Thursday, February 02, 2006

Iraqi General's Story About WMD Transfers Largely Ignored

One fascinating story that has been largely ignored by most in the mainstream media is the new book written by General Georges Sada, the number two general in the Iraqi Air Force under Saddam Hussein who details how Iraq was able to transfer WMDs out of Iraq by using civilian aircraft with the seats removed in his new book, SADDAM"s SECRETS.

According to General Sada, drums of chemical weapons in yellow barrels with poison emblems were loaded onto civilian aircraft and either sold or transfered to Syria's military. General Sada, like Tariq Aziz, was a Christian and not a Muslim, and General Sada was not a member of the Baath Party either, yet he was a close military confident of Saddam Hussein who was known for his very blunt and honest nature in descriptions of military information to the Iraqi dictator. While many in the Iraqi military often gave Hussein overly optimistic views, partially for their own job if not their own safety, Sada was one of few to challenge Hussein, yet was not excuted or replaced for doing it. General Sada also claims that on two occasions he was able to talk Hussein out of chemical weapons attacks on Israel, and considers this his greatest victory.

General Georges Sada became a "born-aagin" Christian believer in 1987. And despite this minority faith in this largely Muslim nation, he was able to yield great influence over Saddam Hussein. Just like Mikhail Gorbachev, whose closet respect for the Christian faith was central to his views to move the Soviet Union to a freer and more Democratic state, Sada made a difference for the better within Iraq.

During the 1980's war between Iraq and Iran, Iraq used chemical weapons to stop Iranian troops. And Saddam Hussein used chemical weapons such as mustard gas against Kurdish villages. With a severe shortage of cash and the lack of any real long range missiles to deliver chemical weapons more than 150 miles due to UNSCOM arms inspections and destruction, a likely arms deal to sell this terrible weaponry to Syria was made. With Syria far closer to Israel than Iraq, this is hardly any news that should comfort. Syria could easily employ such terrible weapons in any conflict with Israel should it decide to back up Iran should war break out in the MidEast over the nuclear arms situation with Iran.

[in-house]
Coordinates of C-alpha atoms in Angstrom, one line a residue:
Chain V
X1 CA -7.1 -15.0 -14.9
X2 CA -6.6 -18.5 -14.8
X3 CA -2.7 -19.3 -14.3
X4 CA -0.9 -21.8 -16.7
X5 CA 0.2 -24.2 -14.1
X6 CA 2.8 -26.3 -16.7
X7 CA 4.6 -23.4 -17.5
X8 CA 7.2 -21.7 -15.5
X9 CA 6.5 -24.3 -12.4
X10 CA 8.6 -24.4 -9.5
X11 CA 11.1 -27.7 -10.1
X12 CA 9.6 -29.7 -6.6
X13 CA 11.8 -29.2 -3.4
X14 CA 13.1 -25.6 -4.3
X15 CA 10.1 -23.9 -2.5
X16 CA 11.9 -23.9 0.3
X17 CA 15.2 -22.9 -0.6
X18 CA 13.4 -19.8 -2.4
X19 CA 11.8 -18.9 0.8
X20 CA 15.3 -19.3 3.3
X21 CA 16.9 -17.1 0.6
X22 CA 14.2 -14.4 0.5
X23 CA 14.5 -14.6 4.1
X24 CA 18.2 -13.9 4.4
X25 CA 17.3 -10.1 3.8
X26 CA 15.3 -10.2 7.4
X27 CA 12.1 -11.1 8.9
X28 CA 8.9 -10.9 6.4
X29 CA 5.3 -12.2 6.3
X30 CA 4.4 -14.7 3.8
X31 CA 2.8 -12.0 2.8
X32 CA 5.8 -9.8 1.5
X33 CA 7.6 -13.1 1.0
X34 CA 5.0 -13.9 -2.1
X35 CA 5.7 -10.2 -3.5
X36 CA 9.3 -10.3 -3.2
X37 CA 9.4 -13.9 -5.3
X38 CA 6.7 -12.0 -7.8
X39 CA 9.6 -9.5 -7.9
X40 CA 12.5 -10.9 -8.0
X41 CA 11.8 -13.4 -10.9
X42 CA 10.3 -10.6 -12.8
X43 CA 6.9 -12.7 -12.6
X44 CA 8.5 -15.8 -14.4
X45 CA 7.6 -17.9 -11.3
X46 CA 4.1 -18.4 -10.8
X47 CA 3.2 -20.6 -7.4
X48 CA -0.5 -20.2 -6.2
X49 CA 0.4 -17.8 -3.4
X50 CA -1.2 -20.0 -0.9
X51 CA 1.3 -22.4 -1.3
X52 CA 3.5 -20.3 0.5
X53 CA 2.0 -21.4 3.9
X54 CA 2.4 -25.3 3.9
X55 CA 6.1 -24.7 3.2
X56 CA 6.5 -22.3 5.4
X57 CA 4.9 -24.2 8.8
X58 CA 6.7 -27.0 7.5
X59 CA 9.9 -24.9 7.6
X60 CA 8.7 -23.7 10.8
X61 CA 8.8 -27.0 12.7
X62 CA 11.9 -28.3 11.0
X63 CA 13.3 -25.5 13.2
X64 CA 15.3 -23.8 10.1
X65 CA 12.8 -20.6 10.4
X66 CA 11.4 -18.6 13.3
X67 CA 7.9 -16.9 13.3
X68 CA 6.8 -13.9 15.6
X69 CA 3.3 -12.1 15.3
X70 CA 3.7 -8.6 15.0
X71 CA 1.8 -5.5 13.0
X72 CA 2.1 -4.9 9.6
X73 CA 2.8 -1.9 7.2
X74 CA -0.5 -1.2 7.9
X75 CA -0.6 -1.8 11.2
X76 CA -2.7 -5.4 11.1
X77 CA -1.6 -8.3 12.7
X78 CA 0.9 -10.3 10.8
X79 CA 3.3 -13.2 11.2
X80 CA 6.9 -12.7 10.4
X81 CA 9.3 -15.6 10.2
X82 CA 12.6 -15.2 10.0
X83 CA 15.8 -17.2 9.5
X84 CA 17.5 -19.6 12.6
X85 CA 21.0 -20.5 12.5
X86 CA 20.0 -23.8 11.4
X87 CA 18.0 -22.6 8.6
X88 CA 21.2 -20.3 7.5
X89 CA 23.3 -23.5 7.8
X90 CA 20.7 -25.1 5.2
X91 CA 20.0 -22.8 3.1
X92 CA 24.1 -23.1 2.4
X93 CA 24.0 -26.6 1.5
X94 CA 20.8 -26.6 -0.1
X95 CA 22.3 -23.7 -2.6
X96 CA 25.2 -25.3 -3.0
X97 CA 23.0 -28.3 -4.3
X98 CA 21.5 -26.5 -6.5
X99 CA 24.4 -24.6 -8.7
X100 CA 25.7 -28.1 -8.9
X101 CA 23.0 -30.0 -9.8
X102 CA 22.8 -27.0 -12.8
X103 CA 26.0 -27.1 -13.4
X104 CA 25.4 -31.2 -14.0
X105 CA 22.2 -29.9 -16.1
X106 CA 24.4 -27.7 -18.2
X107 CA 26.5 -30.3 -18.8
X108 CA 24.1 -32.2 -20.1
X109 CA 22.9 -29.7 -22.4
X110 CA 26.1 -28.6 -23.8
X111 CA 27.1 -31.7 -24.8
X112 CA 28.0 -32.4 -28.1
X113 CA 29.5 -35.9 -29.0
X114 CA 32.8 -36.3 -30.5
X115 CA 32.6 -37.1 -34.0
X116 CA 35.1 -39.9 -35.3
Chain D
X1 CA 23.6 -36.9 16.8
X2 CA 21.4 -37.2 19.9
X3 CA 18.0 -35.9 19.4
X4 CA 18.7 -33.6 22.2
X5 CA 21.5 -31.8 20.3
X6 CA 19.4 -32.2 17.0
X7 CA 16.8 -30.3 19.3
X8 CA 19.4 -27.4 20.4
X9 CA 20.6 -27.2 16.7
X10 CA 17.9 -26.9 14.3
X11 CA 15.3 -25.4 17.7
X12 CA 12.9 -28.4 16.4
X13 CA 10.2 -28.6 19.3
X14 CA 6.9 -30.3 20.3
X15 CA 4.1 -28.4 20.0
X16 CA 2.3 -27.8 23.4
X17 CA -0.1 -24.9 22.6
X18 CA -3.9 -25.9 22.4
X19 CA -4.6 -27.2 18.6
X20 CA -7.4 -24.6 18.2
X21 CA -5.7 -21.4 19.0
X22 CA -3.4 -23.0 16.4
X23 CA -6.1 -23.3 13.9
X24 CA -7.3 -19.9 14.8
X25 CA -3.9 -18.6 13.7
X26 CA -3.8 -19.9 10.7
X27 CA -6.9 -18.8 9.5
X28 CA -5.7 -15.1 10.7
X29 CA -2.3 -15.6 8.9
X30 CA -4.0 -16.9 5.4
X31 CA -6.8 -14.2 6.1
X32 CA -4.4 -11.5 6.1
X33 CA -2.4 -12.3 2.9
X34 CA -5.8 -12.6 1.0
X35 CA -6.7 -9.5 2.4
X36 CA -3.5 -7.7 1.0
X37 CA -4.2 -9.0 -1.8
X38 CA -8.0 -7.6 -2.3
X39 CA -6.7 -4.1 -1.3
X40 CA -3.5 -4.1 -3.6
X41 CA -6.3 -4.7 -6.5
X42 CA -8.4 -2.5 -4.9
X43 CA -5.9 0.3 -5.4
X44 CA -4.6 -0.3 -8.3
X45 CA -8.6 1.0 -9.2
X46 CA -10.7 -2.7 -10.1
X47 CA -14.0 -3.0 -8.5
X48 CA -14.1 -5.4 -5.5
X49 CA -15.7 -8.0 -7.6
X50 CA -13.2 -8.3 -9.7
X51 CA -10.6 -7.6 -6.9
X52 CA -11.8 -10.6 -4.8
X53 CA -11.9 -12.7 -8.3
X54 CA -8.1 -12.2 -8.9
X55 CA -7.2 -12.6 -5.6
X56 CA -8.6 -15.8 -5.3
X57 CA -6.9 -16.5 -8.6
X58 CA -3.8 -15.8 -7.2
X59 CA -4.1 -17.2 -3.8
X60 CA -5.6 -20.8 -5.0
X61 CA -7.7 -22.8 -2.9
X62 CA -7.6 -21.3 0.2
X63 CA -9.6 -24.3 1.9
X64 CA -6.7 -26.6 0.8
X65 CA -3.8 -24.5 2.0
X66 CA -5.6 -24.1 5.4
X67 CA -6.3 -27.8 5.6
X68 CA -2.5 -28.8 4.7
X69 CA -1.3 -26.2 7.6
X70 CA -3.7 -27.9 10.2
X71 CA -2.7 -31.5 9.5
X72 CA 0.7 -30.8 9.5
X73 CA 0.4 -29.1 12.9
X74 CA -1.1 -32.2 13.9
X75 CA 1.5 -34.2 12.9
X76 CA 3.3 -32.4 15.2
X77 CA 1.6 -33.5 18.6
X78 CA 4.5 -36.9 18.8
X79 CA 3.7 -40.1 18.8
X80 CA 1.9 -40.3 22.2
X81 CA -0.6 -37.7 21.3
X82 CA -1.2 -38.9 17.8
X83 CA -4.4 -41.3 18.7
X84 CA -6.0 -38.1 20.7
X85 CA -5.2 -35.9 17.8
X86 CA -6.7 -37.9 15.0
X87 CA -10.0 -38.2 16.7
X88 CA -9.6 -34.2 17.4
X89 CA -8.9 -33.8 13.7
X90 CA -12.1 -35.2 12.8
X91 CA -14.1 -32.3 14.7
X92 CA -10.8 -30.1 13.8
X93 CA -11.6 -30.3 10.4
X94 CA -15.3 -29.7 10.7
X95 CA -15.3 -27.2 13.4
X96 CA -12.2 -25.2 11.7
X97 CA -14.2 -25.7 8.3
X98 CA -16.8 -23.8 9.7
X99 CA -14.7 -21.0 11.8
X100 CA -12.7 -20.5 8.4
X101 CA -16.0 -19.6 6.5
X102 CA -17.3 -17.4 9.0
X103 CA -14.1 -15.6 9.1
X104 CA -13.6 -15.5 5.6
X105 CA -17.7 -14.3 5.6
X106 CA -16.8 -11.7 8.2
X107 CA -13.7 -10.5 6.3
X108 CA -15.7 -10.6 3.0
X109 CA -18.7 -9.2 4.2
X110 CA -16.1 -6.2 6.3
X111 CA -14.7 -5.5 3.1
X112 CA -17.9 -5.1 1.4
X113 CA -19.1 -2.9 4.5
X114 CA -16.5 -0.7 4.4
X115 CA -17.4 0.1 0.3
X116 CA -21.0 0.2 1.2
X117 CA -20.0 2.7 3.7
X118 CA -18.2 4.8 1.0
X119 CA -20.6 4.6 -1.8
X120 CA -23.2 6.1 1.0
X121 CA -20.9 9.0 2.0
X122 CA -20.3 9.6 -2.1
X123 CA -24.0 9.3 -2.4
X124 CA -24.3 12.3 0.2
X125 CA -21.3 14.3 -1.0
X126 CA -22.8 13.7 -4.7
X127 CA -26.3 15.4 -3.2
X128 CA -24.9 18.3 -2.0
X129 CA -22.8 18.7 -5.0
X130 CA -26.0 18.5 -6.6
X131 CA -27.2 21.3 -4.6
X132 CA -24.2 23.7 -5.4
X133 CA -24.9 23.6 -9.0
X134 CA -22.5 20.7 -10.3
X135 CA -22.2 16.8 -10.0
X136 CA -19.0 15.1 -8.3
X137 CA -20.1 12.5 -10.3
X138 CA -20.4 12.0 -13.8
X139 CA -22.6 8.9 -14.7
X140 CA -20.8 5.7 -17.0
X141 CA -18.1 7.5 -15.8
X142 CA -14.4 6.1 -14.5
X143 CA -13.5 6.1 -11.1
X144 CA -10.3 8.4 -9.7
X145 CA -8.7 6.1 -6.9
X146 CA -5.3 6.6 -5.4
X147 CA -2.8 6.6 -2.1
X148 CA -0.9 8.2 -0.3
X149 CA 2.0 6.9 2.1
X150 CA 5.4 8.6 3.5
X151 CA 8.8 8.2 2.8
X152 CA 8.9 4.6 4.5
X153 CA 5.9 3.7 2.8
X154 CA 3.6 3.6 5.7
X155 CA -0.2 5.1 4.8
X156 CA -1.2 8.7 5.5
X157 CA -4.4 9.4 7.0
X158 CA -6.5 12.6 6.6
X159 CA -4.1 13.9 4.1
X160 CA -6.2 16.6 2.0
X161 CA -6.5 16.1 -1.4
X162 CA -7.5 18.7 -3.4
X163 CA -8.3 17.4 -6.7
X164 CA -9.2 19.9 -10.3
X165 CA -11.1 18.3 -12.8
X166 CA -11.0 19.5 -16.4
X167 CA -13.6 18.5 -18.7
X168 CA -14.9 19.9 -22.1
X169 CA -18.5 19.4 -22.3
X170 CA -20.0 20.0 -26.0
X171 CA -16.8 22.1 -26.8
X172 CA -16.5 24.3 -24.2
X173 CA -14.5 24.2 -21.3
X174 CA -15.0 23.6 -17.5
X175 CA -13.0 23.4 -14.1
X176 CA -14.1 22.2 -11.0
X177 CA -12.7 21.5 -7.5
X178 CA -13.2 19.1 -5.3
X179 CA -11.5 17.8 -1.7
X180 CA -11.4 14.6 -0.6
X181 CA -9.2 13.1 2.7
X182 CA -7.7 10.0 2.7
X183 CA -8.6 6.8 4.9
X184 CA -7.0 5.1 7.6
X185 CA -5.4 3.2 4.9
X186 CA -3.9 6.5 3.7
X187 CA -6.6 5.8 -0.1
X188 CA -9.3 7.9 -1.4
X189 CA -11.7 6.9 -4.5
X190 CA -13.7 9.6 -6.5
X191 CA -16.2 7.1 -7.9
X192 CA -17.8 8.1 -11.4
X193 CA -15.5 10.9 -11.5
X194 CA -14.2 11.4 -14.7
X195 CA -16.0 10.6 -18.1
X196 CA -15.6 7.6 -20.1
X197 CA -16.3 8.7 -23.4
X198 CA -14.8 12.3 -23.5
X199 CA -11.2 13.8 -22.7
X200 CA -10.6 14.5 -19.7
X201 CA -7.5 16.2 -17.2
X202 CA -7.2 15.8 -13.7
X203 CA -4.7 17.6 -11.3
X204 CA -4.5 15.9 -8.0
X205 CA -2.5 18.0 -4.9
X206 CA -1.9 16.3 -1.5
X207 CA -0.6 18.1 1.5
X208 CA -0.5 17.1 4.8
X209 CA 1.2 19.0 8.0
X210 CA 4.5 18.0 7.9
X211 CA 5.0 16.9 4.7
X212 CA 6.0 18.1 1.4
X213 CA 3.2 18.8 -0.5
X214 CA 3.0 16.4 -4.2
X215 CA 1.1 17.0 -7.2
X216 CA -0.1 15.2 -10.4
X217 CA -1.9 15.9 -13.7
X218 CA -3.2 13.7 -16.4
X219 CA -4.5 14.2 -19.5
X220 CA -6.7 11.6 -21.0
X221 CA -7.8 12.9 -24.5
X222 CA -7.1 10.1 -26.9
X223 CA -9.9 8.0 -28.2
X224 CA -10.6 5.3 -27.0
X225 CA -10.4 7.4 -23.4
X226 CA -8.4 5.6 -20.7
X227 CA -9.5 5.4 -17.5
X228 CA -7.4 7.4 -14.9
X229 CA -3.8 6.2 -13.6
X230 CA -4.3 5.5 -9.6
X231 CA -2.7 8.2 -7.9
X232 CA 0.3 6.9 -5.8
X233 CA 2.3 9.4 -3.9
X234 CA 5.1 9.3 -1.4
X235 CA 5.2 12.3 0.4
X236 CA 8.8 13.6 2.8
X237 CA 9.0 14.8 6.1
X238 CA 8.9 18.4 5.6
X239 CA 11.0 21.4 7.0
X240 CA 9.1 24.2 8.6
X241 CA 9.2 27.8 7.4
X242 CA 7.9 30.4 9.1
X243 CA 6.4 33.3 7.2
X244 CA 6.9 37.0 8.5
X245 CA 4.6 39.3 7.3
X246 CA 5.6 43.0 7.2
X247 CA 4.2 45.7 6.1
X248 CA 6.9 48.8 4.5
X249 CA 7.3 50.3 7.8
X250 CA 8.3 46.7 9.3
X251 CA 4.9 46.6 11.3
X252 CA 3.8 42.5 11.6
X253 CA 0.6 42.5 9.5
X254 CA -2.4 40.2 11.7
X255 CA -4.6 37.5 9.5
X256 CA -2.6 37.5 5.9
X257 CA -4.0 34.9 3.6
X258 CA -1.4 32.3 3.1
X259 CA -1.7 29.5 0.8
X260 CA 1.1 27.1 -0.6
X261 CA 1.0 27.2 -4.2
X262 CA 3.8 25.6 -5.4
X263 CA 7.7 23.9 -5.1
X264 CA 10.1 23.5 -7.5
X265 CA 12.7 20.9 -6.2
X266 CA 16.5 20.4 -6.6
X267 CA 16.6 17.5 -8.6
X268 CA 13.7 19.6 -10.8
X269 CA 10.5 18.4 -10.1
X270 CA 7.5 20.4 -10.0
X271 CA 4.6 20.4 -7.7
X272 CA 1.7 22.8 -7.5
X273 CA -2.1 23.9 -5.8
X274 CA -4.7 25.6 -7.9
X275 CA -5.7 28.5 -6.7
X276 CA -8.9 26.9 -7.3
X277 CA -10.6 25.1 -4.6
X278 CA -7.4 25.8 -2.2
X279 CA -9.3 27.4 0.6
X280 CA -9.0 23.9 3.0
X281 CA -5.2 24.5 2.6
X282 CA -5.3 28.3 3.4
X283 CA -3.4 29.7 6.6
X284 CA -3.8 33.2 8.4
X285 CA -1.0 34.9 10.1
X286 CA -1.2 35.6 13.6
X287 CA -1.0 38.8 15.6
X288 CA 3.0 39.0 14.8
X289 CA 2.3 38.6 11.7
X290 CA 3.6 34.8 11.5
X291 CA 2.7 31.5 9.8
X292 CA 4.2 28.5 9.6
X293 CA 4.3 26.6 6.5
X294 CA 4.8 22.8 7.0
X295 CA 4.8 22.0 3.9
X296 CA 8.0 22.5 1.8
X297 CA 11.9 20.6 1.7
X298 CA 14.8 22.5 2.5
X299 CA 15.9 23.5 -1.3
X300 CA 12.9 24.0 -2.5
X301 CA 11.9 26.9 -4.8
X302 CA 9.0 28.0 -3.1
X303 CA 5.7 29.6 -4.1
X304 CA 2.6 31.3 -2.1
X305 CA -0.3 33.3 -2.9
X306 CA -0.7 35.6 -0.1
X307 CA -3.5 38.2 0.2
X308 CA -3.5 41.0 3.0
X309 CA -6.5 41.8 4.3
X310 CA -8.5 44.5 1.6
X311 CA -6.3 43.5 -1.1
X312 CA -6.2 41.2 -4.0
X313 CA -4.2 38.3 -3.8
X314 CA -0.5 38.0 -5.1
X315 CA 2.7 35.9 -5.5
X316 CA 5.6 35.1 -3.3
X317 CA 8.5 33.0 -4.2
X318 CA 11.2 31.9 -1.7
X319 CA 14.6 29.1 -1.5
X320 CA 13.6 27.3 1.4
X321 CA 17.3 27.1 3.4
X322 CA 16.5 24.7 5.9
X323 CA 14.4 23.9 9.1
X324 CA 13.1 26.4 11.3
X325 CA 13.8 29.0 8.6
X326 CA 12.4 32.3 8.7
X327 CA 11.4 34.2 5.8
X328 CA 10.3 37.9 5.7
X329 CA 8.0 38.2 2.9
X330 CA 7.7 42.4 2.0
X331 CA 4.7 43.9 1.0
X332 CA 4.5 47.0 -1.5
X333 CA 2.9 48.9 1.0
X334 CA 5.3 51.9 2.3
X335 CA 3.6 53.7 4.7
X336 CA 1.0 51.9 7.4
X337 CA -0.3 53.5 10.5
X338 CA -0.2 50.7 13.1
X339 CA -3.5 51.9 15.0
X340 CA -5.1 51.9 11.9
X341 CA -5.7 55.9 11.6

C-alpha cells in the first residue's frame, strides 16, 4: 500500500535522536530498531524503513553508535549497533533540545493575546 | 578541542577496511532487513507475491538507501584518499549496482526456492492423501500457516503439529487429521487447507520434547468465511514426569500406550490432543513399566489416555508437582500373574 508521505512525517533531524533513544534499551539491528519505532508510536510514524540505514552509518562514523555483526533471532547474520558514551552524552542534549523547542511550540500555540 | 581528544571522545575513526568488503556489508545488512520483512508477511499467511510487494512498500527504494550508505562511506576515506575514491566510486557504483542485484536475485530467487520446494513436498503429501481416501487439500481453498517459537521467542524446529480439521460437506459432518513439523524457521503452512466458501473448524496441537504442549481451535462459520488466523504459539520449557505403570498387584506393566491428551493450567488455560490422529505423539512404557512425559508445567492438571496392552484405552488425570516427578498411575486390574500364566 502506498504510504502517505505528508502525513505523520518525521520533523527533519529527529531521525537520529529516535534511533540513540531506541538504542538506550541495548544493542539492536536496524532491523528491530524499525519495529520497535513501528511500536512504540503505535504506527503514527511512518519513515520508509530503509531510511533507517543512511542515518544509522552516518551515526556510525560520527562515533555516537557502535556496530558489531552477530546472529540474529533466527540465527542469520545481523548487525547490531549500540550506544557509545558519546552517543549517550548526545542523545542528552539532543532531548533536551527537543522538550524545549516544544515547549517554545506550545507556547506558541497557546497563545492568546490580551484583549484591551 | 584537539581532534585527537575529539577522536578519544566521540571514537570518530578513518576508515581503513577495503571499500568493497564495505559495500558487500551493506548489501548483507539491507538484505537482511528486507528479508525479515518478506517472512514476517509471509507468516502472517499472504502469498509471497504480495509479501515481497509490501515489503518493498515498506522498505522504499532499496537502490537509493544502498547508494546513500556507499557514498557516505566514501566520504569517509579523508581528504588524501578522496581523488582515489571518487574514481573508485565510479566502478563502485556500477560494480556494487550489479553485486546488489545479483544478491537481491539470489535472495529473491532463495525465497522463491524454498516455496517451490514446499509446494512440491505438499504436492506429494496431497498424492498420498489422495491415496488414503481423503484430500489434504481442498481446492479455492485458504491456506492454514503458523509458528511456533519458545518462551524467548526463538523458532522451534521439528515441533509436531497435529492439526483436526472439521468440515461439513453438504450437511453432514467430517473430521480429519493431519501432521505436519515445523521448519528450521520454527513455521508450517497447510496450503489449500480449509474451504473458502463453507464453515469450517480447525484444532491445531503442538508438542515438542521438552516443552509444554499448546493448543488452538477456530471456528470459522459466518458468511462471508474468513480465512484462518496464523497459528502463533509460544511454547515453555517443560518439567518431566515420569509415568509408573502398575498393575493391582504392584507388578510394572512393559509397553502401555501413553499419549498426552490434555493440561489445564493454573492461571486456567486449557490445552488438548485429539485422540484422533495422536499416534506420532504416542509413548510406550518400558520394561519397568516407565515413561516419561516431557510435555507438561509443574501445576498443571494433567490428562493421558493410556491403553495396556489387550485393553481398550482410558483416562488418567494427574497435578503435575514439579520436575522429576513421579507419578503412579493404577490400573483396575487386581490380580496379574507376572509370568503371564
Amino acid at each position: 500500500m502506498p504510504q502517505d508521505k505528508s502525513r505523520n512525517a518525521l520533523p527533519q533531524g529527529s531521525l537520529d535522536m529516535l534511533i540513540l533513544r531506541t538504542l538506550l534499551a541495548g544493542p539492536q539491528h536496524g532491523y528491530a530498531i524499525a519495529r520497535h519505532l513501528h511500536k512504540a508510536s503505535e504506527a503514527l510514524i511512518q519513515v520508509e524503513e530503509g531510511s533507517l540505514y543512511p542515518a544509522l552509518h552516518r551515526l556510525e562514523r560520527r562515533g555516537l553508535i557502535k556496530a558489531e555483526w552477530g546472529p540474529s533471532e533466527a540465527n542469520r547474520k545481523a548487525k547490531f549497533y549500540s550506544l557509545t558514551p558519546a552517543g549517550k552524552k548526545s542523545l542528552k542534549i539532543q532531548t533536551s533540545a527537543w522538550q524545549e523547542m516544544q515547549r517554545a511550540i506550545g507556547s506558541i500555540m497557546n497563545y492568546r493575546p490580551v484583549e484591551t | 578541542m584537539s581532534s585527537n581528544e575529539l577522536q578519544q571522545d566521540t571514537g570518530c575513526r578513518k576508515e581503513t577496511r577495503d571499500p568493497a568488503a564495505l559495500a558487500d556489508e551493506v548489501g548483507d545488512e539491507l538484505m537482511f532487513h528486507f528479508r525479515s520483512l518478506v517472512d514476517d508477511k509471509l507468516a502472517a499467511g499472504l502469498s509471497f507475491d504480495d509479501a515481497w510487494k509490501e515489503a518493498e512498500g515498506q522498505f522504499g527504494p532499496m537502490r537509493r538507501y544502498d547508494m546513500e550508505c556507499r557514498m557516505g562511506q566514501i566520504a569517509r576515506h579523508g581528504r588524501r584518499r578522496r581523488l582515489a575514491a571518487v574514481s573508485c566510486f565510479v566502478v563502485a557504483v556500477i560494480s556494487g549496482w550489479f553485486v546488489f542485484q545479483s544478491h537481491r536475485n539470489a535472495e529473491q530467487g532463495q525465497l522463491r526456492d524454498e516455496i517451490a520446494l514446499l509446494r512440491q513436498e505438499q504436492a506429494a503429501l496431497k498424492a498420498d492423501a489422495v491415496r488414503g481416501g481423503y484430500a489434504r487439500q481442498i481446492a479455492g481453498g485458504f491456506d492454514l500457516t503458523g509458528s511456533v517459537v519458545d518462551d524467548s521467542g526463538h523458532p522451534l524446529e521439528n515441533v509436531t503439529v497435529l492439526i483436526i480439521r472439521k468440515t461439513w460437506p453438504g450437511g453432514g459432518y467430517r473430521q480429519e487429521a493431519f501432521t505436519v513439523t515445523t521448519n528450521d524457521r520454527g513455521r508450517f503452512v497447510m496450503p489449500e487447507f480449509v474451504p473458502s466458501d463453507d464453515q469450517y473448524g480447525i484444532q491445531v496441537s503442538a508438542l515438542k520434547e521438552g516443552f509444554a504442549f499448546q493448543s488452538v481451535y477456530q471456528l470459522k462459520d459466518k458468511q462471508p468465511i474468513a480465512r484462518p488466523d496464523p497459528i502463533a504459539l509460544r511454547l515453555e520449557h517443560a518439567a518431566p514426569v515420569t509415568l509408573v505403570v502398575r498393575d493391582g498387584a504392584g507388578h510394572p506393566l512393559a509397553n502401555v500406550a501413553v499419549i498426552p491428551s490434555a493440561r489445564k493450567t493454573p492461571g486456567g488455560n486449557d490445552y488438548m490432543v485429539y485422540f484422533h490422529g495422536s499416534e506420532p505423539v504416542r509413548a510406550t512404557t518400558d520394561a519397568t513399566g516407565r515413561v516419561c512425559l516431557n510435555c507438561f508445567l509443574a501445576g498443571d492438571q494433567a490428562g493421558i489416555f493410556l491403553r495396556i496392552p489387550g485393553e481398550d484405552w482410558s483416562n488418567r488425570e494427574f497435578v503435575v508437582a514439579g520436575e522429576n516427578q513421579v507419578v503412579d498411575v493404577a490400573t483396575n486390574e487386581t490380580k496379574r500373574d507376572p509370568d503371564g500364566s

How the U.S. failed to detect this arms transfer is a good question. But a far more serious one is just what are the nature of the WMD transfers to Syria, and how large of WMD forces remains close to Israeli border in Syria.

During 12 years of U.N. sanctions, and short on cash with no real viable delivery system for the chemical weapon agents, Iraq likely could have sold Syria the WMDs, and expected that they could someday renew their own program if they could get out from under U.N. sanctions and UNSCOM arms inspections. Iraq likel "sanitized" their nation through the WMD sales to Syria. Even GlobalSecurity.org, recognized that Syria has a relatively large force of missiles or shells that are capable of delivering WMDS including some newer North Koran Scud C missile with a 600km range. Other former Soviet Union and Chinese missiles are plentiful and shells number into the thousands in the Syrian military. Many of these are indeed WMD warhead capable.

Any WMD transfer would have given U.N. sanctions cash strapped Iraq needed cash with many embargos on many Iraqi goods and the "oil for food" program under some restrictions.

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